We visited Nandigram in 2008 summer after Panchayat elections, yet it felt like one was entering an occupied territory. Strangers while giving direction whispered as if trees and lampposts can listen although no one was talking of revenge or seeking justice. During 1990 and 1992 anti-Hindu pogroms (fphgrm) in Bangladesh or during 1992 Hindu-Muslim rioting (vh}gh) in Calcutta I visited dozens of districts in Bangladesh as well as riot-affected areas of southwest Calcutta where Hindus were victimized and east where Muslims were targeted, but Nandigram in 2008 seemed to be different. Scores of homes torched by State-supported arsonists remain un-repaired. Villagers showed visitors a Hindu mandir desecrated by anti-Hindu Communists reminding one of similar atrocities by anti-Hindu Islamists during pogroms in Bangladesh. Some peasant families complained that they are going hungry as they are not planting crops as terrorists supported by ruling elites often forcibly harvest crops or destroy them for allegedly supporting democratic opposition. Moreover, many residents mentioned that weeks after election thousands of non-Communist opposition were not allowed to return home, and that hundreds of villagers were murdered, not just twelve. If there is slightest truth to these allegations then Buddhadev Bhattacharya Administration will soon be compared with Mugabe Regime of Zimbabwe, just as in the 1990s many West Bengails began comparing Jyoti Basu with Nicolae Ceausescu of Romania especially because of his mass killing of Hindu monks and nuns in Ballygunj – a few steps from my home; killing of poor oppressed-caste Hindu refugee peasants in Marichjhapi, and initiating the practice of murdering opponents. (Shamefully, no one has been apprehended yet for those crimes. I hope Bhattacharya Administration will prosecute those killers.) The saving grace for West Bengal is that it is part of a larger union, not a country by itself. Those of us who came to maturity in the 1960s supporting a humane, non-communal, tolerant Left, instead have created a polity that is just opposite – oppressive, communal and intolerant. Visitors to Nandigram accidentally came upon a khicchuri langar where hundreds of internally displaced refugees were being fed lunch. But this was a “normal sight” in my in-law’s Medinipur, visitors were repeatedly told! This was not war-torn Chechnya or Sri Lanka; or cyclone-affected Bangladesh or Burma. If Jyoti Basu failed to uphold the law, we are all hoping that BuddhadebBabu will not fail in his duty, or else it will reconfirm our saying, fZe ZhZ l}khZ, fse HZ rhbn, (Whoever goes to Lanka turns into a [demon king] Ravan.) Why murderers, arsonists, terrorists and rapists – whether of opposition or of ruling party – will not be prosecuted? This is the duty of party in power.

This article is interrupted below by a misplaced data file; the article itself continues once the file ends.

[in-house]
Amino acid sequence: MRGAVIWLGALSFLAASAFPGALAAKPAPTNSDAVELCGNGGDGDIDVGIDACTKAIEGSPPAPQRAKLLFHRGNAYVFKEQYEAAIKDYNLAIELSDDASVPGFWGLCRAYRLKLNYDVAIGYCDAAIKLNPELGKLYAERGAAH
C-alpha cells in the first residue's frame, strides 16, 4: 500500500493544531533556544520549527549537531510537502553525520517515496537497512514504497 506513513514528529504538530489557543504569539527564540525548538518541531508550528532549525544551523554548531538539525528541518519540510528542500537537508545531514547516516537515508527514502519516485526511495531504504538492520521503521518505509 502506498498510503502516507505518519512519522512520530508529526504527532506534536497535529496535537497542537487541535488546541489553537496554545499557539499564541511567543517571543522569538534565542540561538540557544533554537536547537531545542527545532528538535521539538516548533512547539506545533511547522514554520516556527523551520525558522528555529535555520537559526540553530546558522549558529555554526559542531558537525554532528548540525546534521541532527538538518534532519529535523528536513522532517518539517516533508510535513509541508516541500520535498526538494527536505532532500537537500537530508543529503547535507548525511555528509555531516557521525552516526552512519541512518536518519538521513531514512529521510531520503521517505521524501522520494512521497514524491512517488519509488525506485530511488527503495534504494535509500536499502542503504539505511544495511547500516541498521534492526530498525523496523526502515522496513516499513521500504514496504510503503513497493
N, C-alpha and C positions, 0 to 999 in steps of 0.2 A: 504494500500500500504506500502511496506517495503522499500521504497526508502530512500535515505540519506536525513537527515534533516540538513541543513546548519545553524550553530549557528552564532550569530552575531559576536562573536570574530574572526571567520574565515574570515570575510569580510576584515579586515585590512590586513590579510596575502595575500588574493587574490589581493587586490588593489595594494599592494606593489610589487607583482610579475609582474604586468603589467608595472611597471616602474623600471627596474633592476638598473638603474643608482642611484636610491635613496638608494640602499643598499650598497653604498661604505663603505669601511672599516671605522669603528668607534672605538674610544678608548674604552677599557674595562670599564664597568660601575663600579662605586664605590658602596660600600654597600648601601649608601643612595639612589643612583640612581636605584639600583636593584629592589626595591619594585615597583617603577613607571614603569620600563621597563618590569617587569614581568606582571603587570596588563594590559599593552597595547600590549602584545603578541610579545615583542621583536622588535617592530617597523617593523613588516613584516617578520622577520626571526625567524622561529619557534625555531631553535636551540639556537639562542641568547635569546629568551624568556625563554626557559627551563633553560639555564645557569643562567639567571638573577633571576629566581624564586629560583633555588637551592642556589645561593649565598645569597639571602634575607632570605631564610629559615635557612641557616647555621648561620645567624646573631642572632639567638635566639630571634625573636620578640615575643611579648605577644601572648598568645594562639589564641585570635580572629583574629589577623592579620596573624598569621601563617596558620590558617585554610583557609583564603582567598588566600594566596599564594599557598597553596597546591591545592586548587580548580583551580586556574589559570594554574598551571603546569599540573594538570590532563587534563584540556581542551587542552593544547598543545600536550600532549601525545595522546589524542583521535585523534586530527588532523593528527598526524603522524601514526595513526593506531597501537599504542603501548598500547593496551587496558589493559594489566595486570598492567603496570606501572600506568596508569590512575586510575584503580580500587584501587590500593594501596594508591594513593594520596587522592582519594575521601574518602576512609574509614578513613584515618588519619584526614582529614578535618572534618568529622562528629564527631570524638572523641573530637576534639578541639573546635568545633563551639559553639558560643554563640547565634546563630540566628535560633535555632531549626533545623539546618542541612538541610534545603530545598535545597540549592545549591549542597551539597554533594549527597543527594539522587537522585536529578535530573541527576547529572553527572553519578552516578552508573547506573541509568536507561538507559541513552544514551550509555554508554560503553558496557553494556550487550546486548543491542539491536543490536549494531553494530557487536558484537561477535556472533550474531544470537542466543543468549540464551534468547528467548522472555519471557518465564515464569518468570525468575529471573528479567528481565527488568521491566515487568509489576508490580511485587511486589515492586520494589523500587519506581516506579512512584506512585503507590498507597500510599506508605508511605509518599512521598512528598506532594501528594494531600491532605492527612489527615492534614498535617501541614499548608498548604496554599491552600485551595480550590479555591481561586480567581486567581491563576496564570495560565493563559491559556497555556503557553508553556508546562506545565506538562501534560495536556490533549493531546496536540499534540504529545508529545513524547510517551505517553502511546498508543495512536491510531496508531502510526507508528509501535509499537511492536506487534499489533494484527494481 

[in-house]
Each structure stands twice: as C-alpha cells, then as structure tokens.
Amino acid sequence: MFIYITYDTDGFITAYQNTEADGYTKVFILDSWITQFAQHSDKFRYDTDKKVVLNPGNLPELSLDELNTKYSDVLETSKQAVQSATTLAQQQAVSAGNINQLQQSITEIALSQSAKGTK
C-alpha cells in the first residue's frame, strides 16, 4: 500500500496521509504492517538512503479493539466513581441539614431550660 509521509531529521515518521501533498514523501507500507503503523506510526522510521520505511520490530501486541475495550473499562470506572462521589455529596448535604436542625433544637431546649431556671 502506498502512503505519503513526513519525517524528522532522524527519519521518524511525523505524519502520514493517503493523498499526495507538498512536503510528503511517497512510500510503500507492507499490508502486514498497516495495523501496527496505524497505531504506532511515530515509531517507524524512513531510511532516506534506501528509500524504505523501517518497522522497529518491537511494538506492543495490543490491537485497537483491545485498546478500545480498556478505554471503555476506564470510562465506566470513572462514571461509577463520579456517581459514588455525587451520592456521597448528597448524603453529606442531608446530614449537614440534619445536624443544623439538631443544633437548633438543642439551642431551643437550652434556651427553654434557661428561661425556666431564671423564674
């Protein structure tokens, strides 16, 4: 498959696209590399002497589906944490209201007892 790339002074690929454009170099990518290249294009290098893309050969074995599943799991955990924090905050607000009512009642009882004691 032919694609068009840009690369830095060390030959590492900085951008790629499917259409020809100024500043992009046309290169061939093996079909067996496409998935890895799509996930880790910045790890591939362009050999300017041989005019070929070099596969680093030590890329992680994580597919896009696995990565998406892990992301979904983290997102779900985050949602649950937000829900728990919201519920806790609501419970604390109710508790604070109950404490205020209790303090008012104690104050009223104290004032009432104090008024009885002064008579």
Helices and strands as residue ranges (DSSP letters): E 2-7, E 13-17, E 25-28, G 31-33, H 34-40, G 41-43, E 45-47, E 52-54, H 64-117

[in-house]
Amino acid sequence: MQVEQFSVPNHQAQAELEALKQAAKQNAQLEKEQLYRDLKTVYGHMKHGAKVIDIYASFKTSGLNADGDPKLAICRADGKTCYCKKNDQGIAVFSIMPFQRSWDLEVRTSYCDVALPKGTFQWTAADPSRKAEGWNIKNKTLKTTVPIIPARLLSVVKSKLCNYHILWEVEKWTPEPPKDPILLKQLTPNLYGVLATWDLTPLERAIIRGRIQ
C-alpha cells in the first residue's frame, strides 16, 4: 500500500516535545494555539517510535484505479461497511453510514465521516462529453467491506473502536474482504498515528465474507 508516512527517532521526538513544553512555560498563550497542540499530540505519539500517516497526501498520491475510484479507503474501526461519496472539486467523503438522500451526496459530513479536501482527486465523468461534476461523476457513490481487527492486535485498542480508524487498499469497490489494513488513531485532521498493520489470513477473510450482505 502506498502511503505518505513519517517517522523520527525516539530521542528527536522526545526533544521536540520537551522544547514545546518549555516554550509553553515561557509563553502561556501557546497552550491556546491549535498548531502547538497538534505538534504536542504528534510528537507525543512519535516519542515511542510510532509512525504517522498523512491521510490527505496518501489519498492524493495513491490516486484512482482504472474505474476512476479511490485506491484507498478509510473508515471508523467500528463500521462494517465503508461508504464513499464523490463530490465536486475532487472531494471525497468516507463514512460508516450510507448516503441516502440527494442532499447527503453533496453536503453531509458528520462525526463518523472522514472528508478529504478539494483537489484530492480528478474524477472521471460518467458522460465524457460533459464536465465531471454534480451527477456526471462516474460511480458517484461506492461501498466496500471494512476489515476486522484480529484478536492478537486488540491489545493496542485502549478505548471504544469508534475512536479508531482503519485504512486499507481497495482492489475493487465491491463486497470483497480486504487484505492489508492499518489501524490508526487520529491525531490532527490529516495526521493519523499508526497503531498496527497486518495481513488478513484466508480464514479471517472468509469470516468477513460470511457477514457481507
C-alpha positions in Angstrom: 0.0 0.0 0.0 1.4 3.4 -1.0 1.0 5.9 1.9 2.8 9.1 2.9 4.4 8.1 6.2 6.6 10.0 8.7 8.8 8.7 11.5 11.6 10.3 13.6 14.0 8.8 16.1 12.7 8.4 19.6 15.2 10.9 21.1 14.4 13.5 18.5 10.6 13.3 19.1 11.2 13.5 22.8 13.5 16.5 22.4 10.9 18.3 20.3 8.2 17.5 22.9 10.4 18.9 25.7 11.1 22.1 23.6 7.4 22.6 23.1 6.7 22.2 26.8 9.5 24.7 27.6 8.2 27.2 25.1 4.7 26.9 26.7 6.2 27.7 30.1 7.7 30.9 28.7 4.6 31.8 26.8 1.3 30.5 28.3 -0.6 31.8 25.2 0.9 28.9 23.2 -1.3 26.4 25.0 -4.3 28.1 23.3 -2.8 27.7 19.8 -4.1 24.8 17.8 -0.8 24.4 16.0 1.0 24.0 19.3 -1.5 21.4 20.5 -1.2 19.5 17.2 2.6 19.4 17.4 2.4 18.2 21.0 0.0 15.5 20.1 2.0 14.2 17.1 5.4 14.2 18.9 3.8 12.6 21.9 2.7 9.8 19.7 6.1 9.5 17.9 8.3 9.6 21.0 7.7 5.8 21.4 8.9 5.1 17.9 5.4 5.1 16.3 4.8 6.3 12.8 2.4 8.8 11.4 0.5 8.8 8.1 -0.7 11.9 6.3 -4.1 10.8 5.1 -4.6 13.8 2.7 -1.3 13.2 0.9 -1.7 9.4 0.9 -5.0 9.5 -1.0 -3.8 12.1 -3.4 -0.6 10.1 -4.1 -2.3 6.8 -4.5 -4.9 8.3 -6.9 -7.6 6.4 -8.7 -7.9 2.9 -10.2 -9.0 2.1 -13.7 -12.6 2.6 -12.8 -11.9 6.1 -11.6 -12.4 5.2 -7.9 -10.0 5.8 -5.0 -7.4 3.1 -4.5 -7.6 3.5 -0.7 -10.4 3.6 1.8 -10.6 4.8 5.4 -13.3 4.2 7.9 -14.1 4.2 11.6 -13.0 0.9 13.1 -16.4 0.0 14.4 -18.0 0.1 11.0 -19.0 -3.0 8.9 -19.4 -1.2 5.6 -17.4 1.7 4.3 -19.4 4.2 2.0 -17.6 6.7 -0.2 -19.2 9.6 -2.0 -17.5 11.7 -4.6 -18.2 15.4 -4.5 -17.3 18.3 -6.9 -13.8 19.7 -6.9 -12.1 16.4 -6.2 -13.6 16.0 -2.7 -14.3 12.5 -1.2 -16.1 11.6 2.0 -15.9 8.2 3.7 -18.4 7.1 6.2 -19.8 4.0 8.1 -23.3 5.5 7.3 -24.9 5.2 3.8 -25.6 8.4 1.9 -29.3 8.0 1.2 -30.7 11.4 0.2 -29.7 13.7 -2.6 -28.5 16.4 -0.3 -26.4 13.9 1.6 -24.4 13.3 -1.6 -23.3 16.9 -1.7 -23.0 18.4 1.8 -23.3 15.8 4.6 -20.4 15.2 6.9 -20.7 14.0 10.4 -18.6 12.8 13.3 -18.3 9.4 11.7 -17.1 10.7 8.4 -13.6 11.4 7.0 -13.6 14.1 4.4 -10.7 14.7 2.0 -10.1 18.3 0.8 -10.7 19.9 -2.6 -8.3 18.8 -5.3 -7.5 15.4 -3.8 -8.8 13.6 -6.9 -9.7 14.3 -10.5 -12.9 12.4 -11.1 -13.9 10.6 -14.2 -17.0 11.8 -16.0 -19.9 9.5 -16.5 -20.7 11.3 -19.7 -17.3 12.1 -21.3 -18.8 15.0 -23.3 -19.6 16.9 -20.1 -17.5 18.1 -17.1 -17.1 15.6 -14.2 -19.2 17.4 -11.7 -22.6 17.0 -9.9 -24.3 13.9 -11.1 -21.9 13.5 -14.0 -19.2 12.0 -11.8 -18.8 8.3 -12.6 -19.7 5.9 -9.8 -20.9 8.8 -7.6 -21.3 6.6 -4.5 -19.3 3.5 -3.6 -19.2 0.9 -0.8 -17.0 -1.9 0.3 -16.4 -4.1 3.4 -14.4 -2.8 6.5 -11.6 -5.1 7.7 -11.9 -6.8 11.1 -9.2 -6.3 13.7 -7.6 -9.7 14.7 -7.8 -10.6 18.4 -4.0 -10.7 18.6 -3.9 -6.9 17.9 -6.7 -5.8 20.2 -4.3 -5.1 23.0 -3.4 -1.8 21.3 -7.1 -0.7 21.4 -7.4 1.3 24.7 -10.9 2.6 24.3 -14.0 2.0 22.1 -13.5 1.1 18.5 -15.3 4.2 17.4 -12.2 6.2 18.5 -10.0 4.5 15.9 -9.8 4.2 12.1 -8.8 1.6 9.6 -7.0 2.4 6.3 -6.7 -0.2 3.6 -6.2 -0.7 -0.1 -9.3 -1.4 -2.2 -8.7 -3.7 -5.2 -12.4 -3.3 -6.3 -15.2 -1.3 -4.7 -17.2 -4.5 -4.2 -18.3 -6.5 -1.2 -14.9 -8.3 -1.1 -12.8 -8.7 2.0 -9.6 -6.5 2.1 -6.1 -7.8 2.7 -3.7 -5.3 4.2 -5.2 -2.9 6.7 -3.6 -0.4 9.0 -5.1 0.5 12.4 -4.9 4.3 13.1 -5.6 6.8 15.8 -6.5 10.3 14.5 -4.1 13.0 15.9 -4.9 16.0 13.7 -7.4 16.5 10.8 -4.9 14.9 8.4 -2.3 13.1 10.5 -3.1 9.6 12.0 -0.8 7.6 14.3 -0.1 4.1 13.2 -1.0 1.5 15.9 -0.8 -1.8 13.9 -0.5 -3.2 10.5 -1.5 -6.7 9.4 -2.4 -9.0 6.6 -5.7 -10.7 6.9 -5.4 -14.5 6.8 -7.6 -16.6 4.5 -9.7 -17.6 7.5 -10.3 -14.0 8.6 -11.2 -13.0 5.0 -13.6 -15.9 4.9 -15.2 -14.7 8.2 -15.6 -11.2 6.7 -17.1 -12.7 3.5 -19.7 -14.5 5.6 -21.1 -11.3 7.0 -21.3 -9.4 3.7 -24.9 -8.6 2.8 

Arrogance of Power: During this trip arrogance of power was in full view of the visitors. In the middle of the visit a CPM functionary summoned the teachers – three local ladies – and two men for a meeting. They did not know that there were visitors. The meeting at their home demanded the reasons for opening a school for the poor; then accused them of being agents of Trinomool opposition. The functionaries quickly changed that accusation as they could not point to any evidence of that. In my younger days if such accusation was leveled against the rising Left opposition, then the Left would have said unprintable words. But those are the good old days of tolerant Congress rule that had not taken up wiping out opposition through mass murder. Even a tube well built by the school became a suspect as did the residence of three teachers provided free by a non-Communist, yet they refused to provide one.